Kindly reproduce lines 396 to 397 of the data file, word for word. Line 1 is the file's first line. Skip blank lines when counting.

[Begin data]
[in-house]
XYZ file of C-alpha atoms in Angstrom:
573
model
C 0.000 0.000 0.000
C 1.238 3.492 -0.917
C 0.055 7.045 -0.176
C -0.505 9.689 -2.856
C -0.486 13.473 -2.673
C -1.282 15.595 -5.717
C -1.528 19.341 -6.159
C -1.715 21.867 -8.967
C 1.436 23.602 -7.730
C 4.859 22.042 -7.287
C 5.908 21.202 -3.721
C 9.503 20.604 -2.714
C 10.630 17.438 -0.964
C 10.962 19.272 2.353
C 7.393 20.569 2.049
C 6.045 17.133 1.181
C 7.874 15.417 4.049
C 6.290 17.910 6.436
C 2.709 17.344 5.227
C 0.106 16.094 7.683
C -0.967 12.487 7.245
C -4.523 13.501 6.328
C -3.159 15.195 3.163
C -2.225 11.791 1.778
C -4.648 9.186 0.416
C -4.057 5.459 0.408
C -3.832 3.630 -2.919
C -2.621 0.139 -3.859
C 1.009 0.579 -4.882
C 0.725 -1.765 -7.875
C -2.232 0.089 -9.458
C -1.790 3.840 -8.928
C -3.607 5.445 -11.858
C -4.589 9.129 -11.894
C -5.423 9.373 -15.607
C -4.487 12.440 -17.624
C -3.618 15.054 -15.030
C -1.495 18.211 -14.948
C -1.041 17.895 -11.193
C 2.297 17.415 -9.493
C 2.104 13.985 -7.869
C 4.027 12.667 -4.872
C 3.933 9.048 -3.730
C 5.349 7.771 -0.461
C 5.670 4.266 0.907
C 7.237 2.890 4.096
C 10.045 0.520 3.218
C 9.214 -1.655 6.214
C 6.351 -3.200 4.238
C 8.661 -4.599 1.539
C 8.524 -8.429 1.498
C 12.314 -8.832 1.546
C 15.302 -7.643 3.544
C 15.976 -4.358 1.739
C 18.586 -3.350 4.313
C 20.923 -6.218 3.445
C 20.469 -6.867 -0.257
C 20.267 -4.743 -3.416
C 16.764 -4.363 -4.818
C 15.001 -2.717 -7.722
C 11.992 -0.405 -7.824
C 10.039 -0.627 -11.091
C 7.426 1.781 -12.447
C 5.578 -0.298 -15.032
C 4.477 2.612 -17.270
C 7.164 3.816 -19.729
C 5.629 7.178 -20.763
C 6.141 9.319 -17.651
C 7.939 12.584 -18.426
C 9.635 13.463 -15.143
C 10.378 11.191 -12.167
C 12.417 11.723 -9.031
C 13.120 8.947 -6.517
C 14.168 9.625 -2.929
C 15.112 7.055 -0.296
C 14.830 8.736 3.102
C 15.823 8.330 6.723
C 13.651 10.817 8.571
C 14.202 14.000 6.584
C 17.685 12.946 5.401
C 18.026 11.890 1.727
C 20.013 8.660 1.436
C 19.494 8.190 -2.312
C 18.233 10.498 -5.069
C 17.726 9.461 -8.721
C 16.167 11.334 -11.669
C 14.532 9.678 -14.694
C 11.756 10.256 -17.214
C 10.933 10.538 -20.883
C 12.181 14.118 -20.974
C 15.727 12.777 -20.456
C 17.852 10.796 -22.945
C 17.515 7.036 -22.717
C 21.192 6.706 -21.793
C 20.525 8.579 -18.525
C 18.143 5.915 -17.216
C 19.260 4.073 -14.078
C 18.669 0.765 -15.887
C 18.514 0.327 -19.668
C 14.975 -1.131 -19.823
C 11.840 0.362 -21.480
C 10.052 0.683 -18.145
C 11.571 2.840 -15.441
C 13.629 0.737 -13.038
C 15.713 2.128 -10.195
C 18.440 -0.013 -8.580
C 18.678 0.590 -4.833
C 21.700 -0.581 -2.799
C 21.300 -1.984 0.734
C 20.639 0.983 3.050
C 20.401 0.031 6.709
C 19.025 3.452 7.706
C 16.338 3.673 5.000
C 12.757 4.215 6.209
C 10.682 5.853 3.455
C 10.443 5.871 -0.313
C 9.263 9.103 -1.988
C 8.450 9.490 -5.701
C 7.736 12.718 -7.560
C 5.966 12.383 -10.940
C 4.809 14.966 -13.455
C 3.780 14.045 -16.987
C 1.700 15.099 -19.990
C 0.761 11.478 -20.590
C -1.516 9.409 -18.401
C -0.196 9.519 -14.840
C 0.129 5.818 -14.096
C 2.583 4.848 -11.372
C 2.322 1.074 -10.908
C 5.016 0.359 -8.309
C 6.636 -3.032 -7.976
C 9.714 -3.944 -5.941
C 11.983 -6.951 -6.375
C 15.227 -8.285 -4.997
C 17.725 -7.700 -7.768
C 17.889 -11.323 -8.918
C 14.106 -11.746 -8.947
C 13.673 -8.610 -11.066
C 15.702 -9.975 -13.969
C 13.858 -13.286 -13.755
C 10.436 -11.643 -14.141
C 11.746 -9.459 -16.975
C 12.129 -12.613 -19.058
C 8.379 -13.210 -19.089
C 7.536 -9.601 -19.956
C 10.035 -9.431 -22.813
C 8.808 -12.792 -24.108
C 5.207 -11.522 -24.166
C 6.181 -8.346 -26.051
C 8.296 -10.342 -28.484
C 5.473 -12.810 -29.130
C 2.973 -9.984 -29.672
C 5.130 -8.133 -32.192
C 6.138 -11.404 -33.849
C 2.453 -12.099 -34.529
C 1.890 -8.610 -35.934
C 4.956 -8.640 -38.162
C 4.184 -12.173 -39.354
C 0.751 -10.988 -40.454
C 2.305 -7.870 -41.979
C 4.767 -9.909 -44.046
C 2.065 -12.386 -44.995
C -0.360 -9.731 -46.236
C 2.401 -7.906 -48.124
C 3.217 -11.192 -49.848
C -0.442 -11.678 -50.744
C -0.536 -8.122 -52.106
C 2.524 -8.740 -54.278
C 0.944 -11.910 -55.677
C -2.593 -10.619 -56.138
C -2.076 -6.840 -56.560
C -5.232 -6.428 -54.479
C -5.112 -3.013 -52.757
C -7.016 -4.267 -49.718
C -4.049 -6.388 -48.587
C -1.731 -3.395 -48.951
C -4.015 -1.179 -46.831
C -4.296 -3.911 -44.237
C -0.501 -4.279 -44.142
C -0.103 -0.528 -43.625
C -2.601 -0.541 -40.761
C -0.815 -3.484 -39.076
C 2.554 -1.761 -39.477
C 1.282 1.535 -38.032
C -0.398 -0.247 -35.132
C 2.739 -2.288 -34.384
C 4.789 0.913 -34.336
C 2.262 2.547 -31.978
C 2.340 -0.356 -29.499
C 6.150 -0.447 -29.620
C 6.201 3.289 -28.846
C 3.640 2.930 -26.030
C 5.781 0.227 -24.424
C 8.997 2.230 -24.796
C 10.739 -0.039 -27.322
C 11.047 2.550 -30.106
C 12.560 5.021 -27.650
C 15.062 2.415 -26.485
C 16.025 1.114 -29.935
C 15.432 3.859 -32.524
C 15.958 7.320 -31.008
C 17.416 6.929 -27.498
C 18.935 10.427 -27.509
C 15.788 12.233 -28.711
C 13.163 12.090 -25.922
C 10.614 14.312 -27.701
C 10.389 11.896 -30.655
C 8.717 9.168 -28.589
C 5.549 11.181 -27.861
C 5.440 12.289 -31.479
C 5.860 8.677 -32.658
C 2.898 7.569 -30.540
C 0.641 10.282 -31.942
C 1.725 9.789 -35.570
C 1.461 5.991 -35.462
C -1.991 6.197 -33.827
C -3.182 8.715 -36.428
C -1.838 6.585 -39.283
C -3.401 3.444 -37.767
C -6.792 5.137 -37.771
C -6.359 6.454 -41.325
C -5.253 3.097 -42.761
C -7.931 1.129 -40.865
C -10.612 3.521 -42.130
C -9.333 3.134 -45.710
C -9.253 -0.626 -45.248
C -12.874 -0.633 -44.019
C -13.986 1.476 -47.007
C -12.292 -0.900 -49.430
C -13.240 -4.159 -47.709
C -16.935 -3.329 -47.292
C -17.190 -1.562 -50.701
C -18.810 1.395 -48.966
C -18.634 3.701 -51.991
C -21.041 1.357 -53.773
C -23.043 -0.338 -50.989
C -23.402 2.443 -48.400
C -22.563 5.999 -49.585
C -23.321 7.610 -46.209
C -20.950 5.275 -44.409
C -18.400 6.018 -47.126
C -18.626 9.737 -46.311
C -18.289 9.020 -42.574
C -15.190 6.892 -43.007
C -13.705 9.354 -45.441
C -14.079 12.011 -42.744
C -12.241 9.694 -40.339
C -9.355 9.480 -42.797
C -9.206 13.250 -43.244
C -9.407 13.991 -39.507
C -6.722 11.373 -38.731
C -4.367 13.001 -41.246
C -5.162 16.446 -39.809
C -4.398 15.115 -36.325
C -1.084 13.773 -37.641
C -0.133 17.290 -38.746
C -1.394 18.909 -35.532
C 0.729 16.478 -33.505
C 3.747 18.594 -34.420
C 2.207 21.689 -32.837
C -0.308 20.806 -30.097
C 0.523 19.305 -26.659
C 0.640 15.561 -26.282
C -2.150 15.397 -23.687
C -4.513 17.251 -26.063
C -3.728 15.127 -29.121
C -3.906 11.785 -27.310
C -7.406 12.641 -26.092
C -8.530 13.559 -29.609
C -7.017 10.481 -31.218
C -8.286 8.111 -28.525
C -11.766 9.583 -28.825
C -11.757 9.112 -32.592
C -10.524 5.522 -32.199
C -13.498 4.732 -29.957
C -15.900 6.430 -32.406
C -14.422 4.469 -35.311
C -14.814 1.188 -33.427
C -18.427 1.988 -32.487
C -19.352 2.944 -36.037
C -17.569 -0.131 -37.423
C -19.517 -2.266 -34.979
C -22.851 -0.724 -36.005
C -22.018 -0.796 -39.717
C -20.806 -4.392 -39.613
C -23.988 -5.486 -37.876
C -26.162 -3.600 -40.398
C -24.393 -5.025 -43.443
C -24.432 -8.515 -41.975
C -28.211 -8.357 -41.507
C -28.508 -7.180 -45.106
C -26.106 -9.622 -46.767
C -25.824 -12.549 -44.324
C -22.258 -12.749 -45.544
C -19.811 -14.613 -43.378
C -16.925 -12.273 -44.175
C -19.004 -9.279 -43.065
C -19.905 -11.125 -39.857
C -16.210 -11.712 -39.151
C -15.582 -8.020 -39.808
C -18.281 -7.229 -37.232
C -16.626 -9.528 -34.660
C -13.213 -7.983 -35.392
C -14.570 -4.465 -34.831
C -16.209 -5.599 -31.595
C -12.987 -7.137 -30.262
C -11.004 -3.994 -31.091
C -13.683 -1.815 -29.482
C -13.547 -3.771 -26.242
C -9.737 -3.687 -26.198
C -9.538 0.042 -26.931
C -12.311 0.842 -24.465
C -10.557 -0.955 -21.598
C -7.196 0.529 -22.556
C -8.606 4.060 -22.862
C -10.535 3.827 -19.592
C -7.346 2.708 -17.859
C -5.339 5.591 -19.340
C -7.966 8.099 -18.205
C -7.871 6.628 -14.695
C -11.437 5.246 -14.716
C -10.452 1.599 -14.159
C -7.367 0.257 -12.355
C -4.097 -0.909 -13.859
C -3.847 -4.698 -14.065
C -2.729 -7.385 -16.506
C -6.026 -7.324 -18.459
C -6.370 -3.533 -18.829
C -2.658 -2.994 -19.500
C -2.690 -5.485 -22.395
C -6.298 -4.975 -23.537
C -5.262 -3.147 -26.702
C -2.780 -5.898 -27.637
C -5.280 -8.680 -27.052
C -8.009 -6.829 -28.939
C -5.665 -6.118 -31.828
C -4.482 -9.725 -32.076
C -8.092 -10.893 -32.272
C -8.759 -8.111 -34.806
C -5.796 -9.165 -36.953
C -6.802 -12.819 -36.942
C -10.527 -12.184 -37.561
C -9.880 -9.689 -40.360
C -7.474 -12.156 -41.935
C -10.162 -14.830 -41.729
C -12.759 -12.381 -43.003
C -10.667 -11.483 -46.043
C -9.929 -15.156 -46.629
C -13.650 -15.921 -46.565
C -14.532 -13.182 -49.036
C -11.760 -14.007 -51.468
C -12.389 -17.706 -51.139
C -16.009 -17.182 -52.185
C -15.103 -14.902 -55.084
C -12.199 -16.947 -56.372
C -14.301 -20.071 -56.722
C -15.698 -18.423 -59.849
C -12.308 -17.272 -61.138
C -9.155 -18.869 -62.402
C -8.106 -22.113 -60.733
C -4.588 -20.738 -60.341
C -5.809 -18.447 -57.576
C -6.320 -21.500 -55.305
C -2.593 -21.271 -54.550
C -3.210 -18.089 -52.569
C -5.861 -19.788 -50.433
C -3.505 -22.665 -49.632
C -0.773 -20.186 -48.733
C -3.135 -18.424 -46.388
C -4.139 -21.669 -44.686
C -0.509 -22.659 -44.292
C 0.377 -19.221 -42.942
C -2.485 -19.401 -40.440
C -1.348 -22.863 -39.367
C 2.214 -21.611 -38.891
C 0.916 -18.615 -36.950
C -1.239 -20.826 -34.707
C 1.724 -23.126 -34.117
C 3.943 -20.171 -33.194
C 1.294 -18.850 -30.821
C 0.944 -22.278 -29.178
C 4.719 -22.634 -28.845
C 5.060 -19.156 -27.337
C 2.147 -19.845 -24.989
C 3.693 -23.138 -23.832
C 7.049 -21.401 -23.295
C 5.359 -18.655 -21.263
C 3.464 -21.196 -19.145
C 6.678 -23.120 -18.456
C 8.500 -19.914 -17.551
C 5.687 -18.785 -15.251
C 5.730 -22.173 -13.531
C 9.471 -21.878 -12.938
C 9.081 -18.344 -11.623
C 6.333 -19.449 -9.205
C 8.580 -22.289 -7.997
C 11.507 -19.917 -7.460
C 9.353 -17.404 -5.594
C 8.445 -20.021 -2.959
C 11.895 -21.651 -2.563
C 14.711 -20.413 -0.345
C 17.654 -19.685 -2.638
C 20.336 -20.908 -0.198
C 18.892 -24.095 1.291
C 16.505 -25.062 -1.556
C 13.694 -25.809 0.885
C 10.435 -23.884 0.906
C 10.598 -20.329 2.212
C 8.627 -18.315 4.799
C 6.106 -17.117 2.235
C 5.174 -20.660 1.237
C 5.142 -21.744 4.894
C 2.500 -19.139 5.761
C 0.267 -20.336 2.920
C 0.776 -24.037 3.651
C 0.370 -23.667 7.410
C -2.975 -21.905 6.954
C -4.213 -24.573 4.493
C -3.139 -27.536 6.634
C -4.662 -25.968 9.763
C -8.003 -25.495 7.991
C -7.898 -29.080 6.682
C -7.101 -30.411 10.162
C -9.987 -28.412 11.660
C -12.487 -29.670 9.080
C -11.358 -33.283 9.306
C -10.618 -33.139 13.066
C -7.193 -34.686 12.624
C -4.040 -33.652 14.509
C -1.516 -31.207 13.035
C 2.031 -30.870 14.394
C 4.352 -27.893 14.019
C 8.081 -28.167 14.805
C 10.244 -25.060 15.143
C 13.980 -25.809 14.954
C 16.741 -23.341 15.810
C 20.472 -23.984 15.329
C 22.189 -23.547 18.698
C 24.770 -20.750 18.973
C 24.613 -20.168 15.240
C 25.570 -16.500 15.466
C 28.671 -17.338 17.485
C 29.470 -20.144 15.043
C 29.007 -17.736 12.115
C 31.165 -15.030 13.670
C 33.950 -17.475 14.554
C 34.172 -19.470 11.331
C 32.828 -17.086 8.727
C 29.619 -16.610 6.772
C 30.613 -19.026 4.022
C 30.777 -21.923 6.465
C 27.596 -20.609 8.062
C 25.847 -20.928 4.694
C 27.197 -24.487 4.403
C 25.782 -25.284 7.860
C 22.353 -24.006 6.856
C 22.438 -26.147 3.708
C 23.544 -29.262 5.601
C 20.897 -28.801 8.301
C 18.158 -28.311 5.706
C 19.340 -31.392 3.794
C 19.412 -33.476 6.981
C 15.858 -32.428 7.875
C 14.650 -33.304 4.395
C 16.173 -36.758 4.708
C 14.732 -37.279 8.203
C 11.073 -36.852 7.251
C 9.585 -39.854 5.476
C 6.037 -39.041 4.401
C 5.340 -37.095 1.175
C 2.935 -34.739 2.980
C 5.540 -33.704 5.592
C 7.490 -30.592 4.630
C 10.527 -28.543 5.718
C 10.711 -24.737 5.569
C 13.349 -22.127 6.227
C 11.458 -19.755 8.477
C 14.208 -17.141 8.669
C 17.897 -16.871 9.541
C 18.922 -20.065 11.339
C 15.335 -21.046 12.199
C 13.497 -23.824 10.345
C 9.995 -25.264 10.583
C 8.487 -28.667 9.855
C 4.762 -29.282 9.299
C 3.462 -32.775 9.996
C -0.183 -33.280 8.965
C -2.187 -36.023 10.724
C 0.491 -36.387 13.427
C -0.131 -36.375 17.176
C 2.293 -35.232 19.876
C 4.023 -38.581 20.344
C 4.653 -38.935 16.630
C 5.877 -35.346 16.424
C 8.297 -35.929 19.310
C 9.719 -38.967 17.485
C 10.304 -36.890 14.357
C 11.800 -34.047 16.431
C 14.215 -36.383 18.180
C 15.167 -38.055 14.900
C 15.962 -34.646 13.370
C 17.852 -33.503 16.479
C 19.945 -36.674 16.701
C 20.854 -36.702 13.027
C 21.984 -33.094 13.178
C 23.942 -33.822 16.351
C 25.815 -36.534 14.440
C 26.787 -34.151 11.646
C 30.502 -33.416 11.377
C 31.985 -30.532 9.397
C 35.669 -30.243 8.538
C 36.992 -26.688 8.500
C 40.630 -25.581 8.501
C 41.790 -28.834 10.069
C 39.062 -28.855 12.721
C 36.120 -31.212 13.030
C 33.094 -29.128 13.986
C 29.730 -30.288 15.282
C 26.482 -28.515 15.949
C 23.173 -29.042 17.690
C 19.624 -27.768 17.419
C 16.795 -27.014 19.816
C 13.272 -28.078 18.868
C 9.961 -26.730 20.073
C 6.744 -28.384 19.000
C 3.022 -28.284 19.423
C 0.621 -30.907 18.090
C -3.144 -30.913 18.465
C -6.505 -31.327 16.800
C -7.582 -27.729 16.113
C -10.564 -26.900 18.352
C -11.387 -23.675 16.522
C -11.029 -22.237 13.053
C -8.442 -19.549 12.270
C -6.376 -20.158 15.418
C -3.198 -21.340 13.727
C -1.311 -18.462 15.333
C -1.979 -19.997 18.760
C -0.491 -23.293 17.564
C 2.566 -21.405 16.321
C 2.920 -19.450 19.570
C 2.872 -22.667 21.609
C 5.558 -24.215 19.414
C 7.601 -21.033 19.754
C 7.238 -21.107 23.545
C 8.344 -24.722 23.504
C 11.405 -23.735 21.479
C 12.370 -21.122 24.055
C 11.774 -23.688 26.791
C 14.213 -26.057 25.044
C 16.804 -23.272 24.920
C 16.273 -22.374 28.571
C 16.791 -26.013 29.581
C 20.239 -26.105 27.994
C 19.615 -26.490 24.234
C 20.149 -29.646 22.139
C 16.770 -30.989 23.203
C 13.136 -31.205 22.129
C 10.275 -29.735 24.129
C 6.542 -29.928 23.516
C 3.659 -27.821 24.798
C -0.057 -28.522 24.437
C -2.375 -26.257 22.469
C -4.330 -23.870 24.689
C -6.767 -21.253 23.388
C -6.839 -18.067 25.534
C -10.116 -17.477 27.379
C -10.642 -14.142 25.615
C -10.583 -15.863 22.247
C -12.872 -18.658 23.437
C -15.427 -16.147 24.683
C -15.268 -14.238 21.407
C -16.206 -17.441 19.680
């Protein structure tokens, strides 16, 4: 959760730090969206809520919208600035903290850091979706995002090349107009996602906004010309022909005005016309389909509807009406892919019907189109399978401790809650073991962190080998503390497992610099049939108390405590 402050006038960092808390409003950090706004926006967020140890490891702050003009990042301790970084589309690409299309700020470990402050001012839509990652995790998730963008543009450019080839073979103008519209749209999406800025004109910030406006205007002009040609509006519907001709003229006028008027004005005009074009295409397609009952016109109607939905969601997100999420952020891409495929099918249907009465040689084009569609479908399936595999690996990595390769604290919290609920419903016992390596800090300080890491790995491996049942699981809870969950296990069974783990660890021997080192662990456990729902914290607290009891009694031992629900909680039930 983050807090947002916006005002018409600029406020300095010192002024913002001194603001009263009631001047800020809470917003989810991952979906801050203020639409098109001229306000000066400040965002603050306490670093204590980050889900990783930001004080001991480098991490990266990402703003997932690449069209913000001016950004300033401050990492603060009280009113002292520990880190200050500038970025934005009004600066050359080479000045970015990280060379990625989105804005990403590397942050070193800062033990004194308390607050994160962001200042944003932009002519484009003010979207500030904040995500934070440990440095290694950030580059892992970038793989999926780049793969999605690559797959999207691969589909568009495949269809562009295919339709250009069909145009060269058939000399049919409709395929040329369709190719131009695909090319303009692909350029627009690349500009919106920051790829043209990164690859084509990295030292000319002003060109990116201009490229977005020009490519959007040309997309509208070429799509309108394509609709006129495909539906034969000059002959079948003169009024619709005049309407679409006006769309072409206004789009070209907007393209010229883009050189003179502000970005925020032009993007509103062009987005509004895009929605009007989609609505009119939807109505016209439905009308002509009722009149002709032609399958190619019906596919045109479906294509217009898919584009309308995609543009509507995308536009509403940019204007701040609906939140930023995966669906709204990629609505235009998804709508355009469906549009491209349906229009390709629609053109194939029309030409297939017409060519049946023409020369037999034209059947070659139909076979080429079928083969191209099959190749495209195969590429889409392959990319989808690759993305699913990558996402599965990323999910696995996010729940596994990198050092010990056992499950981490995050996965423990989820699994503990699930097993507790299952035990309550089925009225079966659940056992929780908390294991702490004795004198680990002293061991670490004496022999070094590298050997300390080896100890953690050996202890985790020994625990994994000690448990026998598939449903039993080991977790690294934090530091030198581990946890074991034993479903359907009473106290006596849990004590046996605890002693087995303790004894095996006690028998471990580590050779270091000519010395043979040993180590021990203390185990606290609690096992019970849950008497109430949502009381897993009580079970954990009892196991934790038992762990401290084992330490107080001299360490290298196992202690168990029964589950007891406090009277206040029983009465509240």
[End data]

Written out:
C 5.730 -22.173 -13.531
C 9.471 -21.878 -12.938